What are the states that stand to lose ACA subsidies doing to prepare for a possible government defeat in King v. Burwell? And how are they likely to respond if the subsides are withdrawn?
David K. Jones and I set out to answer these questions. With the help of a crack team of J.D. and Ph.D. students—Phillip Singer, Diane Hilligoss, and Andrew Brown—we took a close look at five different states: Florida, Michigan, New Hampshire, North Carolina, and Utah. The first installment in a three-part series detailing our findings is now out at the Health Affairs Blog.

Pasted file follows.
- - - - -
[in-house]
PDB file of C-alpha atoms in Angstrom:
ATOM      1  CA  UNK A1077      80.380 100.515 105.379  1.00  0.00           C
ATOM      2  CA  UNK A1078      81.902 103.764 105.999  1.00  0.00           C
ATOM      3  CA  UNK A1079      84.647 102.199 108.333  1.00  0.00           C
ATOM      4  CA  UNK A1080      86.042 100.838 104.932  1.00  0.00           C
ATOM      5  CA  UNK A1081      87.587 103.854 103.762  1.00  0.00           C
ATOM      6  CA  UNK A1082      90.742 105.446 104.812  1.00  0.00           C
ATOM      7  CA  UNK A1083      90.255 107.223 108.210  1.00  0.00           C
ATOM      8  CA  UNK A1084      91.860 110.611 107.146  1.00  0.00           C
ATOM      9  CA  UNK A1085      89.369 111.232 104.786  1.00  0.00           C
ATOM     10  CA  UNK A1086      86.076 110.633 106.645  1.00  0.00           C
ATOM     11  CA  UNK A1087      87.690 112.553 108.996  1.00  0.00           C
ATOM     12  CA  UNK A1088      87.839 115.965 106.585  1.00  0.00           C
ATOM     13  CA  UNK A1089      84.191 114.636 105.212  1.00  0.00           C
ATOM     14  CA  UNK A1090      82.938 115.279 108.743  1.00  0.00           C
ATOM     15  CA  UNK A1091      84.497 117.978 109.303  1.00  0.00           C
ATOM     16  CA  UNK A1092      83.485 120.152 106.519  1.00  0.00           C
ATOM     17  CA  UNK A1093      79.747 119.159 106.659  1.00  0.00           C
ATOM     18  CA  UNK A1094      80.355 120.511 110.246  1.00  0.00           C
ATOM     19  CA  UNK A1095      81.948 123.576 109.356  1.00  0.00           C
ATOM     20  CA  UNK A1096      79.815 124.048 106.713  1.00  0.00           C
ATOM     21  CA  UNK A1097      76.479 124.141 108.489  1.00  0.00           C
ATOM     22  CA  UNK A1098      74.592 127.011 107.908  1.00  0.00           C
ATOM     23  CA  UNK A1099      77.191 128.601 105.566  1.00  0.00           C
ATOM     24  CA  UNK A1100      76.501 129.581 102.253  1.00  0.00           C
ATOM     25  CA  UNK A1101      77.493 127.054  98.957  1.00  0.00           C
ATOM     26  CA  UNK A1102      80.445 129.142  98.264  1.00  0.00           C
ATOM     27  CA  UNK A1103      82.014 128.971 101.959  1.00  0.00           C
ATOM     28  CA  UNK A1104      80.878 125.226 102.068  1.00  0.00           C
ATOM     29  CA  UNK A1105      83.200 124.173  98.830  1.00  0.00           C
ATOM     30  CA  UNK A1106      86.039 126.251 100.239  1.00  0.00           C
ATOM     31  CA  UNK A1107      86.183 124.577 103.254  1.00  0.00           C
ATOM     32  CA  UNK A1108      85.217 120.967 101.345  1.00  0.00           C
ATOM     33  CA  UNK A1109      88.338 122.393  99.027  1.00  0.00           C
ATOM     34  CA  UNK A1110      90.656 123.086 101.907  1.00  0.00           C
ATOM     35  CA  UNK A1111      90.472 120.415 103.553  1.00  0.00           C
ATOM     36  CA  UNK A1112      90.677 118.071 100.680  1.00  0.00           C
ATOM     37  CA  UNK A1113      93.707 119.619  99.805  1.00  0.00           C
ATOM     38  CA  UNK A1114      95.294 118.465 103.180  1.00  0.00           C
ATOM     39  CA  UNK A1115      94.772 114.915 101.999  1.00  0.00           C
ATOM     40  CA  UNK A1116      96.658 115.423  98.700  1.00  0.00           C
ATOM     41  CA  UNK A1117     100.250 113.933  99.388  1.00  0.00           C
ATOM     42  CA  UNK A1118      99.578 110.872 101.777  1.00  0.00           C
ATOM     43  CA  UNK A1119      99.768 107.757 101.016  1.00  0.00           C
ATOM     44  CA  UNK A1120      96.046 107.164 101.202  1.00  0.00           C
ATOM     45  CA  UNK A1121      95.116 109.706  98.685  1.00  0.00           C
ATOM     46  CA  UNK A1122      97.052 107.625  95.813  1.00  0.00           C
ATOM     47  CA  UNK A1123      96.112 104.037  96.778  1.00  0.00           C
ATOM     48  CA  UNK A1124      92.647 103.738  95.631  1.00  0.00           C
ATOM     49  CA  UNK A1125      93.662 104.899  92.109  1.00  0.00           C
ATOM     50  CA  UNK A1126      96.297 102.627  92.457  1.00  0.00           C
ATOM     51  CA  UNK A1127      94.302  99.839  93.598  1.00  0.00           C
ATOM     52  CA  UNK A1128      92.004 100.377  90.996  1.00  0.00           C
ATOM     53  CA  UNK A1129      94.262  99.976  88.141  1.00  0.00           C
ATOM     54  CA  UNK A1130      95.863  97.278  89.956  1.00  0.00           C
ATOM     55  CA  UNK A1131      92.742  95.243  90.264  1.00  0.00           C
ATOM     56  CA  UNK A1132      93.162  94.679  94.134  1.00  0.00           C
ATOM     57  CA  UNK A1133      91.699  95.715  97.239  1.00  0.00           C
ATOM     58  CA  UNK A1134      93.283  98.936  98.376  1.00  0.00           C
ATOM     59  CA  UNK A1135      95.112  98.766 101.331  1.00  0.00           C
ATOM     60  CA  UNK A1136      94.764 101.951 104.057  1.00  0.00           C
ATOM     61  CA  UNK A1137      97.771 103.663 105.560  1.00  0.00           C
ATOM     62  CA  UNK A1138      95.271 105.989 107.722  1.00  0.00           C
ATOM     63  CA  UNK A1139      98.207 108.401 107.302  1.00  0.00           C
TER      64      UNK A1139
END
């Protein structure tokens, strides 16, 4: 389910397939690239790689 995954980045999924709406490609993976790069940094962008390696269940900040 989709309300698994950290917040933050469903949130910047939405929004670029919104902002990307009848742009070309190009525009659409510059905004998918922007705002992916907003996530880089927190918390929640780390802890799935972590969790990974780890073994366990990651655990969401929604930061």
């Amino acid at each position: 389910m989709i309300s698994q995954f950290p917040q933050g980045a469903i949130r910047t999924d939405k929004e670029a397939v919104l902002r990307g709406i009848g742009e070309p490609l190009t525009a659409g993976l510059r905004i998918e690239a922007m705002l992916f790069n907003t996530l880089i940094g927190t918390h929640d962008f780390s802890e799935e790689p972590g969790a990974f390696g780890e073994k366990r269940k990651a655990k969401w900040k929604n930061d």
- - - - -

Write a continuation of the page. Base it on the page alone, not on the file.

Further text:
The news is pretty grim. None of the five states has a contingency plan in place. In none does the political establishment appear likely to support a transition to a state-based exchange (with the possible exception of New Hampshire). And there’s just not enough time for the states to set up a new exchange for 2016.